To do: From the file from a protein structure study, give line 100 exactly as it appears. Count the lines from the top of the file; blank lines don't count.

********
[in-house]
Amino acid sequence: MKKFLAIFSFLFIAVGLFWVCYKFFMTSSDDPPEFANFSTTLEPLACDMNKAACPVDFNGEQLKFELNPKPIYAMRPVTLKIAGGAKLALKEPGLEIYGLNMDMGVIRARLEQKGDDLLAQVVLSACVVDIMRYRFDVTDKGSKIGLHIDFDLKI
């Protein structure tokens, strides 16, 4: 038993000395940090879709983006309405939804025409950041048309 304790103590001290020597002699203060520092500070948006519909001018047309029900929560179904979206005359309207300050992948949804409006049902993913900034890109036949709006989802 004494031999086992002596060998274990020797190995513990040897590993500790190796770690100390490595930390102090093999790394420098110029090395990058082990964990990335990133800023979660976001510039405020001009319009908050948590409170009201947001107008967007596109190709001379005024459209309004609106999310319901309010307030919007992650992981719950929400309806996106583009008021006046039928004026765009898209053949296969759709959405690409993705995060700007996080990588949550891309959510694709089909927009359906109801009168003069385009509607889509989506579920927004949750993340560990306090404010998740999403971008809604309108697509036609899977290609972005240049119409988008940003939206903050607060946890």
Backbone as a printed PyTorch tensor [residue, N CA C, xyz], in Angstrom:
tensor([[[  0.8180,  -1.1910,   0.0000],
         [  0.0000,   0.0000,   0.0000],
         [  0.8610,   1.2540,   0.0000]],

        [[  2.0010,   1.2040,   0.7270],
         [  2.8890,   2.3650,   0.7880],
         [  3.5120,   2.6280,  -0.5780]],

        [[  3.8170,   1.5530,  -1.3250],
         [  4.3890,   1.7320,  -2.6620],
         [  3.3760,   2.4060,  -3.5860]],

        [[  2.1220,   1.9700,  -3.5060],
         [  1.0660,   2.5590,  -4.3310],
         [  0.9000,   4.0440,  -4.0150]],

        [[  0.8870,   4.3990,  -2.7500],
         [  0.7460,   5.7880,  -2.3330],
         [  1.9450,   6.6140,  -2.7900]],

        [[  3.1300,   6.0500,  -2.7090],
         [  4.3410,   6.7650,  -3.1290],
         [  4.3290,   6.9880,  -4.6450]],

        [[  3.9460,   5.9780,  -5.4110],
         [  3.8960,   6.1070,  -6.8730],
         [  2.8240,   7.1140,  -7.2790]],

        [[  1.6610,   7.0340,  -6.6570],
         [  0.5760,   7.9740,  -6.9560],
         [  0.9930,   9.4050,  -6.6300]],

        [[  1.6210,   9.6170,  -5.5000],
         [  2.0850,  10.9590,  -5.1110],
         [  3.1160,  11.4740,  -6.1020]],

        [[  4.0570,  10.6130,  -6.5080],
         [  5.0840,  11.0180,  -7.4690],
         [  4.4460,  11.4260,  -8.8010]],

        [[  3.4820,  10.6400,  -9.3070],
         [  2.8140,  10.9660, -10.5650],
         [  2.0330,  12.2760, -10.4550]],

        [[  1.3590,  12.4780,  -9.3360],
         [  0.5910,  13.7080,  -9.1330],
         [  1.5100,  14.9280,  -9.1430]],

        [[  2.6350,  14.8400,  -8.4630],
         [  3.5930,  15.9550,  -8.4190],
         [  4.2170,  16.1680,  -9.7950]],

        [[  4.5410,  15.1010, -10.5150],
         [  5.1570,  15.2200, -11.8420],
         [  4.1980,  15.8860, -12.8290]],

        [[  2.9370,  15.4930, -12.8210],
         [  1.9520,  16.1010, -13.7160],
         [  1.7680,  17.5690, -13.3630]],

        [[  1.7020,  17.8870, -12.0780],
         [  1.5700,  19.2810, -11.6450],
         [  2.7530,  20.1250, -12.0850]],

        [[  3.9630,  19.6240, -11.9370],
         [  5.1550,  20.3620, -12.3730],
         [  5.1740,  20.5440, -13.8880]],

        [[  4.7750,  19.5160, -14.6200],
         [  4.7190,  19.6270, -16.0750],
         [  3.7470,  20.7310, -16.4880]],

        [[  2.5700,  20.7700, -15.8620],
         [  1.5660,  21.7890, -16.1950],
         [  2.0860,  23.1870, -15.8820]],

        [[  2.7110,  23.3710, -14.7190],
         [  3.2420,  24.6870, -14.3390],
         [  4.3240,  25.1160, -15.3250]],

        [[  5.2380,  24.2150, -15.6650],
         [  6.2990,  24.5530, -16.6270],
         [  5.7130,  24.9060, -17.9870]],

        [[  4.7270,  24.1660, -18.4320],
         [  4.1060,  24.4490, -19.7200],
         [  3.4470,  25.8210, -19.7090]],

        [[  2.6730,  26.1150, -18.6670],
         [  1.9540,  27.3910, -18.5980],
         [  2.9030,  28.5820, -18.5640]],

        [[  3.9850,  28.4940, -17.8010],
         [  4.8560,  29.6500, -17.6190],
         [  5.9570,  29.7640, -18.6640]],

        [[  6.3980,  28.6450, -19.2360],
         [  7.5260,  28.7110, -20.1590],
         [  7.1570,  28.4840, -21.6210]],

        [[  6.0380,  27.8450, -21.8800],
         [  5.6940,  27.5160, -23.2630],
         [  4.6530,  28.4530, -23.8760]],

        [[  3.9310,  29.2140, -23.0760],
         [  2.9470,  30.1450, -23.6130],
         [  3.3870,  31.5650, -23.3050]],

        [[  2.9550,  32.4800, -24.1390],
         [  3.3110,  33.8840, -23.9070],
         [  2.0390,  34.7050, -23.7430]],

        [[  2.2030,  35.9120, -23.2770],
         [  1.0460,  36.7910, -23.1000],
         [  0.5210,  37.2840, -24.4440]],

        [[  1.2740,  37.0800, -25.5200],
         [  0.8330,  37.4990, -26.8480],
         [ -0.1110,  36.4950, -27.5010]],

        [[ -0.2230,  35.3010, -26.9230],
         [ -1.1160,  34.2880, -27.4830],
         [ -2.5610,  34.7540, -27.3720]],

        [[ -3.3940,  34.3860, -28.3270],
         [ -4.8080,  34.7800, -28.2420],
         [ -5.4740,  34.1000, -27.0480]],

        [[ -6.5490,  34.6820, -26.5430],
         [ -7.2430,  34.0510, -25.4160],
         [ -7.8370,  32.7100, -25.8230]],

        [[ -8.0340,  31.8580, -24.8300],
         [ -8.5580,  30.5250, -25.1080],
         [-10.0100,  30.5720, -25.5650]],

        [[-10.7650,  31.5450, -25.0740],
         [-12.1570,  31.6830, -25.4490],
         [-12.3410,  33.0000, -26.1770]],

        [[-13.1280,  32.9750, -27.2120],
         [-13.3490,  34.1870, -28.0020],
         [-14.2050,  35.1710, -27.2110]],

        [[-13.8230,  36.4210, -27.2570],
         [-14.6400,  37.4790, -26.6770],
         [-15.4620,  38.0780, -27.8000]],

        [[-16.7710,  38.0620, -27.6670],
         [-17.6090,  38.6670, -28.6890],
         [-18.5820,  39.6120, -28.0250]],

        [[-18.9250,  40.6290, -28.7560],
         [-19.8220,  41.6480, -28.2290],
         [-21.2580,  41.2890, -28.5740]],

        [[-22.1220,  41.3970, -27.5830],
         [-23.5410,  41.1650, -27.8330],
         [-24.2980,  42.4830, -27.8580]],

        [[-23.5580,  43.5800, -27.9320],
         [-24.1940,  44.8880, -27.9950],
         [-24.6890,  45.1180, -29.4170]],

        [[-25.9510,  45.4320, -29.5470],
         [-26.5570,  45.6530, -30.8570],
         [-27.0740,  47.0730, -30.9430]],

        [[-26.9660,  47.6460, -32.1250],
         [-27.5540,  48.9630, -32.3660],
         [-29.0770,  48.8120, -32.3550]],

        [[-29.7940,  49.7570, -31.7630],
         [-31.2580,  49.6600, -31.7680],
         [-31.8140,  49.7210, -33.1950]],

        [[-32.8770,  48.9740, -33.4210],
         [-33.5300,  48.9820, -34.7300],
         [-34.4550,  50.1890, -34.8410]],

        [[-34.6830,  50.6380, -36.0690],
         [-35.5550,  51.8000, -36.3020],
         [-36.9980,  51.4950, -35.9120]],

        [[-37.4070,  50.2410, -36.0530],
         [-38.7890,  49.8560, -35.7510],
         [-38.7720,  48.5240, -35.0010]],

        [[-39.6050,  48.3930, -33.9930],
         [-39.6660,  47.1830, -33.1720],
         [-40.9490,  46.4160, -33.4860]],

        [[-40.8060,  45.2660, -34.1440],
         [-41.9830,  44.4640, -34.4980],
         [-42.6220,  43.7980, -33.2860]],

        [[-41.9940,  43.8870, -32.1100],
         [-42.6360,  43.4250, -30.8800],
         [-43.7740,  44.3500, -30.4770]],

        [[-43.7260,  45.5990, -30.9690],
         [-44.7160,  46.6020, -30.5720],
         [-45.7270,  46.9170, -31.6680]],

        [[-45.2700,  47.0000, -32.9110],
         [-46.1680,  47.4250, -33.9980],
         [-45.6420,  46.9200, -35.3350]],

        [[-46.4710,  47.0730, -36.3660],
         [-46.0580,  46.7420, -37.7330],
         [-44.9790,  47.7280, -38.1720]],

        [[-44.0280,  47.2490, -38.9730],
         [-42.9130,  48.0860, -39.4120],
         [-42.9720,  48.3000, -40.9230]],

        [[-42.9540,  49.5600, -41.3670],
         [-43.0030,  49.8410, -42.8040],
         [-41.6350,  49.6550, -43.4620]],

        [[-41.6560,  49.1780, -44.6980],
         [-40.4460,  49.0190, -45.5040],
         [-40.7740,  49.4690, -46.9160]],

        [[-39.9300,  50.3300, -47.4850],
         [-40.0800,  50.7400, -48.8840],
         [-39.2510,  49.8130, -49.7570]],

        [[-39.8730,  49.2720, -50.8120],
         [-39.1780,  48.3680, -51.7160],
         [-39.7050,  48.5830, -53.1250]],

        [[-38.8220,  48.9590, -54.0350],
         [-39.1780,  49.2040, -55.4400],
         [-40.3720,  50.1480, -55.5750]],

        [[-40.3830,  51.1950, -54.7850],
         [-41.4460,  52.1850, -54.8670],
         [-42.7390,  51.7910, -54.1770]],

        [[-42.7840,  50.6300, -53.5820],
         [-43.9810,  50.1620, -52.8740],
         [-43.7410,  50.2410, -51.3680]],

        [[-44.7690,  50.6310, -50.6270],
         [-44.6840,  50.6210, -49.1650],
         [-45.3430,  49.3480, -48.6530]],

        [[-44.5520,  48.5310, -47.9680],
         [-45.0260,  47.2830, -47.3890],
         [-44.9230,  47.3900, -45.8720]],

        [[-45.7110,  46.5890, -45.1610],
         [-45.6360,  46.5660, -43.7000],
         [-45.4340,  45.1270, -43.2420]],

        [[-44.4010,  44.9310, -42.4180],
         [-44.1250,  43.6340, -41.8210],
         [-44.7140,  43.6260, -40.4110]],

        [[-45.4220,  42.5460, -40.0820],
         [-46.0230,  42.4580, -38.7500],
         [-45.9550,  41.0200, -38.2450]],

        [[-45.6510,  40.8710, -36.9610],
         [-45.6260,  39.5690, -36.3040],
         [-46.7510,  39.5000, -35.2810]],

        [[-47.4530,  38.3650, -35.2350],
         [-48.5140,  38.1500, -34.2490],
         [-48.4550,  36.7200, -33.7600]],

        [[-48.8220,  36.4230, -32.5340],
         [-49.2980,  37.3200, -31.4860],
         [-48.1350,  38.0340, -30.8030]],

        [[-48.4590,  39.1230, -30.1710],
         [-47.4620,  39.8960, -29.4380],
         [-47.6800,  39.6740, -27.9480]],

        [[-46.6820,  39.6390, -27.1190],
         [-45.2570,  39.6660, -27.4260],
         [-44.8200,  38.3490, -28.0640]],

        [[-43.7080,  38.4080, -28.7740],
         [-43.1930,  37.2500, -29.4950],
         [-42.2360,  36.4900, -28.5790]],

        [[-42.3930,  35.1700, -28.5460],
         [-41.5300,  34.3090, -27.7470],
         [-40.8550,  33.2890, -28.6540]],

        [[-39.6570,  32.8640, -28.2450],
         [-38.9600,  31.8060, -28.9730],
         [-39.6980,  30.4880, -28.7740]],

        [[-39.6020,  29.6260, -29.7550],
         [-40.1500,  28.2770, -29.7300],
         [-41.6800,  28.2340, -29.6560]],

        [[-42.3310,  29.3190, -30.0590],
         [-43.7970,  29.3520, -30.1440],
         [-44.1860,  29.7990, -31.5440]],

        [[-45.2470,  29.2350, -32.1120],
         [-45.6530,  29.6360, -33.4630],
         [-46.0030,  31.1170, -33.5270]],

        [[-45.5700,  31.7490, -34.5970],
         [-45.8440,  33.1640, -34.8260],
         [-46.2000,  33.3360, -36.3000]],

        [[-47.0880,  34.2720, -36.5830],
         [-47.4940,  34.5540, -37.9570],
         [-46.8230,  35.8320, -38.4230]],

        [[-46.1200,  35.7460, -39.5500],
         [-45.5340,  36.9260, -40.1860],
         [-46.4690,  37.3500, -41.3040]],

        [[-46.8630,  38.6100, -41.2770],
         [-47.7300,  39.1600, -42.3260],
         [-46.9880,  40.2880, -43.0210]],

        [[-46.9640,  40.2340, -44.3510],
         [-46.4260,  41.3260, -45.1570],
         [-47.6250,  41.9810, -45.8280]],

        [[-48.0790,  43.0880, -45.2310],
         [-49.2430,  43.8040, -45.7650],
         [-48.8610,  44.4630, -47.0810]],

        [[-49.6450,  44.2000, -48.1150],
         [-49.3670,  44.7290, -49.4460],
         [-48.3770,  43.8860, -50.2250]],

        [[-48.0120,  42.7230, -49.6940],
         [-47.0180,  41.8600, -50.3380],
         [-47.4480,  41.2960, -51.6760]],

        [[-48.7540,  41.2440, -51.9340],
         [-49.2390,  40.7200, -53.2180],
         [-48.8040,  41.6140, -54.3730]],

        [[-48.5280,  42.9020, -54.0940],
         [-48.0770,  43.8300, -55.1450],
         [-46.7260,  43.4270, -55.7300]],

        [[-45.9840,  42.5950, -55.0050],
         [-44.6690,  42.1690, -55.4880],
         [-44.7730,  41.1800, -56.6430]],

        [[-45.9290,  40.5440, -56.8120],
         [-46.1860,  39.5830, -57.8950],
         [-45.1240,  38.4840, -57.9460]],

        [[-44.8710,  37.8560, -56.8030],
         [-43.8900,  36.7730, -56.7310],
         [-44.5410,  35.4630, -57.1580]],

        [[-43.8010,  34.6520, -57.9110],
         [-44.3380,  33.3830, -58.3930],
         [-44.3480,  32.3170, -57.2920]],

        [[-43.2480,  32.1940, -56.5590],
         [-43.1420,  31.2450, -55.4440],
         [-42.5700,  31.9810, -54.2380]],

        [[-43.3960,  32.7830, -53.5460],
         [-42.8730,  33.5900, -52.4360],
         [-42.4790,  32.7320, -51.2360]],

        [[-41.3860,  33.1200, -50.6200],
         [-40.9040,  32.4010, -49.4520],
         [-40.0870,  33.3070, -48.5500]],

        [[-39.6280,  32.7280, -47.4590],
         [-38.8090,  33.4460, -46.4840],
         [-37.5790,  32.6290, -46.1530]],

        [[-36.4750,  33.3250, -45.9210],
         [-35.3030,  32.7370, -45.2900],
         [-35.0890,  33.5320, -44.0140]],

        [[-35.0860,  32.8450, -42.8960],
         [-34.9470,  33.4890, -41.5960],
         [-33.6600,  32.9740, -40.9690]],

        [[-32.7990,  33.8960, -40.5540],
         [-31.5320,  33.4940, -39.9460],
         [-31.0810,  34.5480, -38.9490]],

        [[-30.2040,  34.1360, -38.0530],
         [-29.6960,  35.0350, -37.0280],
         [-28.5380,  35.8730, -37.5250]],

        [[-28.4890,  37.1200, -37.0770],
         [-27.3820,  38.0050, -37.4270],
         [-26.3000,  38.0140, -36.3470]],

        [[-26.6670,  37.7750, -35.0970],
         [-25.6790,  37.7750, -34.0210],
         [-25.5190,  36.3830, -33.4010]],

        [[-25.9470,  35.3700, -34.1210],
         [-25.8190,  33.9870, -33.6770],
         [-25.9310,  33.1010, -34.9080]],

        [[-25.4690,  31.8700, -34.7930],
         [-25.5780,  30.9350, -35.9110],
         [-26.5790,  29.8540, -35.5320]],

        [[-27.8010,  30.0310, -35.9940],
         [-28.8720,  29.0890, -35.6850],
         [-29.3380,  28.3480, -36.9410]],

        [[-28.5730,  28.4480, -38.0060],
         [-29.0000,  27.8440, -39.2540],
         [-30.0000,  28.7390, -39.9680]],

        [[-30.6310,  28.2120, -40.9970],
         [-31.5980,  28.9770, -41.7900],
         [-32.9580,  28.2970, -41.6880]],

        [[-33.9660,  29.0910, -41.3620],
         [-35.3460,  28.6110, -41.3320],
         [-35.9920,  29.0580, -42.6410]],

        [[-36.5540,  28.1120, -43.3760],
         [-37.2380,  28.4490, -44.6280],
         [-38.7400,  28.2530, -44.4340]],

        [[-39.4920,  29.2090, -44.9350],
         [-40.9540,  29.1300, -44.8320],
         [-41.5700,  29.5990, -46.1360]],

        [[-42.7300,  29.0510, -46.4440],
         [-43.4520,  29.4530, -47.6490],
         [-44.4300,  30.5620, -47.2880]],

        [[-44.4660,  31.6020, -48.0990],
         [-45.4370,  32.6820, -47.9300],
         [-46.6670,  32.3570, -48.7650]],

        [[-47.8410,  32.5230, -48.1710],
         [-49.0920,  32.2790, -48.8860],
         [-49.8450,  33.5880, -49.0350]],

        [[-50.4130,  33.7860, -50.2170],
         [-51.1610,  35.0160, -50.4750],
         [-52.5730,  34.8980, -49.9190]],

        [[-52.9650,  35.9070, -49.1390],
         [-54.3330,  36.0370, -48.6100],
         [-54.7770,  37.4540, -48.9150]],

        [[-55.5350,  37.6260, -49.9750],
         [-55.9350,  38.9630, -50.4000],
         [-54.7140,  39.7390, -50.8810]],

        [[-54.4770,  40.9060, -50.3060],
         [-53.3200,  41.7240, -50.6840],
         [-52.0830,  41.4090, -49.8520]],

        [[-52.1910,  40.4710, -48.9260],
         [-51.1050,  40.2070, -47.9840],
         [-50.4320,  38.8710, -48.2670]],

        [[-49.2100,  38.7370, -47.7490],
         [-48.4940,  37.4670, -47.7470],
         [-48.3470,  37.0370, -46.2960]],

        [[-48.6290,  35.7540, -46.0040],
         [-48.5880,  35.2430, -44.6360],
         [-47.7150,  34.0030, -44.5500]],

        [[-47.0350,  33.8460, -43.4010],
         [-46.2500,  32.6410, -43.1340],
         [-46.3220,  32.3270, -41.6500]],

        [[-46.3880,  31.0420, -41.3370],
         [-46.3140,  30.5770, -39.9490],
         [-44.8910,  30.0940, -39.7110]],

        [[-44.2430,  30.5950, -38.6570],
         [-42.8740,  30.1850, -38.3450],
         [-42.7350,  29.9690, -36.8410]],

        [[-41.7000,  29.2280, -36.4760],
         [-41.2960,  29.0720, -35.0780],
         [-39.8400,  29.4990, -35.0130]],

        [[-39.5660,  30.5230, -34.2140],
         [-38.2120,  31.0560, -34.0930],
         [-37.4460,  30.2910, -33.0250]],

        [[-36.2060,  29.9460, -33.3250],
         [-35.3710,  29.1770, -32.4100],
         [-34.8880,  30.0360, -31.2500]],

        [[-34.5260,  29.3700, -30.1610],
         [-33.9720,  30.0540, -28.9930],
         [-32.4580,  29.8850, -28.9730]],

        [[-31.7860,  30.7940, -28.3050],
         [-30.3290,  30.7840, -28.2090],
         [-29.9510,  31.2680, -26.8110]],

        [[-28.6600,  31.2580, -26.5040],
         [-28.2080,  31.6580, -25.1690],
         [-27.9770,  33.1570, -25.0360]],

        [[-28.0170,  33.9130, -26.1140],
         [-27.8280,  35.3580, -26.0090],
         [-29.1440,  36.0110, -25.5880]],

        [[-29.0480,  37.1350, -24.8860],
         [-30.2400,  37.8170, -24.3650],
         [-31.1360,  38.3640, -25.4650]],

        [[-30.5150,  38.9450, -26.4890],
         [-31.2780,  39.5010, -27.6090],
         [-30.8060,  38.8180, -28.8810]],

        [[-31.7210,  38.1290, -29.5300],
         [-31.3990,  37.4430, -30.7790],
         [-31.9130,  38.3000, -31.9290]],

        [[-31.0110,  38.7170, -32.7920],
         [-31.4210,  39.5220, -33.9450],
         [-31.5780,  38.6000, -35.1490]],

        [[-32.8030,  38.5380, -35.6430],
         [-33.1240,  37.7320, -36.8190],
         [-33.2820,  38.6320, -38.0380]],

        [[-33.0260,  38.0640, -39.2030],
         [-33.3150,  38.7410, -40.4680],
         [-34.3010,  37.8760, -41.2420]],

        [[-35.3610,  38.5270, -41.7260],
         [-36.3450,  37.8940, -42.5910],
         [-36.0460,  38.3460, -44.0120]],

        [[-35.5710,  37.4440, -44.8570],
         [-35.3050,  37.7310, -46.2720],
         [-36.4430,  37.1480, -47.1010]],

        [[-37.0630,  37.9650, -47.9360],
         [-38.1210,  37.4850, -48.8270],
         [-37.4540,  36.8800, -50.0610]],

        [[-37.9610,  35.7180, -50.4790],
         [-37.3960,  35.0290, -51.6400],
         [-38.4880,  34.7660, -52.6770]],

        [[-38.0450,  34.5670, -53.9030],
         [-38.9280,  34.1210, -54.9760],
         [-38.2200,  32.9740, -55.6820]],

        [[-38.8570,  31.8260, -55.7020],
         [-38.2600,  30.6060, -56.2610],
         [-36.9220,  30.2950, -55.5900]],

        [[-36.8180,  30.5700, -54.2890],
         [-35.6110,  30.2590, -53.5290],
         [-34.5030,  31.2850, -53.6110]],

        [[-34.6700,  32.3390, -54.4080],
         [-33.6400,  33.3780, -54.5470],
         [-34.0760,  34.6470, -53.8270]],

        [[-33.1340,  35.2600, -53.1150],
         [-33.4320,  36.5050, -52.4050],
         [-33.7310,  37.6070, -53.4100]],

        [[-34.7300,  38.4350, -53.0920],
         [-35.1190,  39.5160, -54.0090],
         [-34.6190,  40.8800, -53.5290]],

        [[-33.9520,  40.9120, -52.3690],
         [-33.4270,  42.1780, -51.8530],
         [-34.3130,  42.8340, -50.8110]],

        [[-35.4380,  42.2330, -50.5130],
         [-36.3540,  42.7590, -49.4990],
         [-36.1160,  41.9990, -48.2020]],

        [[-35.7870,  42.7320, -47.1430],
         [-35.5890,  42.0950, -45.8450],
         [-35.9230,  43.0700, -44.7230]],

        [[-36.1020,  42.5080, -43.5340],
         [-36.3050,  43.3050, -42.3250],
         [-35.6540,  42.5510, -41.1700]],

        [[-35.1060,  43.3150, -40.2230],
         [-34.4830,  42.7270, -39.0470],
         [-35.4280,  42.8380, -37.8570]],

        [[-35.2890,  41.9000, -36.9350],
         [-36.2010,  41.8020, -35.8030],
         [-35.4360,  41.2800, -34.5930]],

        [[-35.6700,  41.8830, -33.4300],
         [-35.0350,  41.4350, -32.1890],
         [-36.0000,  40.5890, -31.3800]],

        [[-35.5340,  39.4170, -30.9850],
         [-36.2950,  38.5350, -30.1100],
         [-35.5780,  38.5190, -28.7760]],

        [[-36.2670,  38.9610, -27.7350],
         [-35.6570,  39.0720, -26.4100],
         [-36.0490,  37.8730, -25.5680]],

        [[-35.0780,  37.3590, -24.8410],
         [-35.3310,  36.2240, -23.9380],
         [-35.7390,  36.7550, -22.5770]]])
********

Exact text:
         [ -5.4740,  34.1000, -27.0480]],